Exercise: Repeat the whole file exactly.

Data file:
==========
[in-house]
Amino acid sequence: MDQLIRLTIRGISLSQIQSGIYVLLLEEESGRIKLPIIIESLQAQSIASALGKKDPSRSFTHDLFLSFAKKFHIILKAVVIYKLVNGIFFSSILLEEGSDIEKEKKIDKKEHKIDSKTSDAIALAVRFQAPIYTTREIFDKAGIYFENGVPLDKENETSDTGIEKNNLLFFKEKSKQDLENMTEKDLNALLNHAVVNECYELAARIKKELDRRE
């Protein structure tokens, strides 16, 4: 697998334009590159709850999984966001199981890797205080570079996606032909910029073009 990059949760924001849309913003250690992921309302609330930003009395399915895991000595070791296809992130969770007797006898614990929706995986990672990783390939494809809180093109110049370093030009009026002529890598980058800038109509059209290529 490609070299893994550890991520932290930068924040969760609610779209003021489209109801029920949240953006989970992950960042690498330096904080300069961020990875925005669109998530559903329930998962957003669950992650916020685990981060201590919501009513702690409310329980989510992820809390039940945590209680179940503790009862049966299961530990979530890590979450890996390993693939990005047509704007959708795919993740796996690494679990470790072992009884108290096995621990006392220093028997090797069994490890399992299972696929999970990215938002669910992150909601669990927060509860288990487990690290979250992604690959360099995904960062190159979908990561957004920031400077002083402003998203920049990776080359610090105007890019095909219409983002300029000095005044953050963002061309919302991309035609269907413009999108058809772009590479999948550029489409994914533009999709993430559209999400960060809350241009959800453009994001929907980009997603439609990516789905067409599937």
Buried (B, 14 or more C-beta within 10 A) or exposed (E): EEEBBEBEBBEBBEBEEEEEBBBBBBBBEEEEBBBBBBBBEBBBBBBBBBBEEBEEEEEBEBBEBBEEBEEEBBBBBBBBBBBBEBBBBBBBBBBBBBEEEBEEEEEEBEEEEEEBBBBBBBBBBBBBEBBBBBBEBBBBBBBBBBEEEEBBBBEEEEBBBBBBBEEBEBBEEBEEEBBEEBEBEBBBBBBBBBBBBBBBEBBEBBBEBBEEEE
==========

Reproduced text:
[in-house]
Amino acid sequence: MDQLIRLTIRGISLSQIQSGIYVLLLEEESGRIKLPIIIESLQAQSIASALGKKDPSRSFTHDLFLSFAKKFHIILKAVVIYKLVNGIFFSSILLEEGSDIEKEKKIDKKEHKIDSKTSDAIALAVRFQAPIYTTREIFDKAGIYFENGVPLDKENETSDTGIEKNNLLFFKEKSKQDLENMTEKDLNALLNHAVVNECYELAARIKKELDRRE
């Protein structure tokens, strides 16, 4: 697998334009590159709850999984966001199981890797205080570079996606032909910029073009 990059949760924001849309913003250690992921309302609330930003009395399915895991000595070791296809992130969770007797006898614990929706995986990672990783390939494809809180093109110049370093030009009026002529890598980058800038109509059209290529 490609070299893994550890991520932290930068924040969760609610779209003021489209109801029920949240953006989970992950960042690498330096904080300069961020990875925005669109998530559903329930998962957003669950992650916020685990981060201590919501009513702690409310329980989510992820809390039940945590209680179940503790009862049966299961530990979530890590979450890996390993693939990005047509704007959708795919993740796996690494679990470790072992009884108290096995621990006392220093028997090797069994490890399992299972696929999970990215938002669910992150909601669990927060509860288990487990690290979250992604690959360099995904960062190159979908990561957004920031400077002083402003998203920049990776080359610090105007890019095909219409983002300029000095005044953050963002061309919302991309035609269907413009999108058809772009590479999948550029489409994914533009999709993430559209999400960060809350241009959800453009994001929907980009997603439609990516789905067409599937």
Buried (B, 14 or more C-beta within 10 A) or exposed (E): EEEBBEBEBBEBBEBEEEEEBBBBBBBBEEEEBBBBBBBBEBBBBBBBBBBEEBEEEEEBEBBEBBEEBEEEBBBBBBBBBBBBEBBBBBBBBBBBBBEEEBEEEEEEBEEEEEEBBBBBBBBBBBBBEBBBBBBEBBBBBBBBBBEEEEBBBBEEEEBBBBBBBEEBEBBEEBEEEBBEEBEBEBBBBBBBBBBBBBBBEBBEBBBEBBEEEE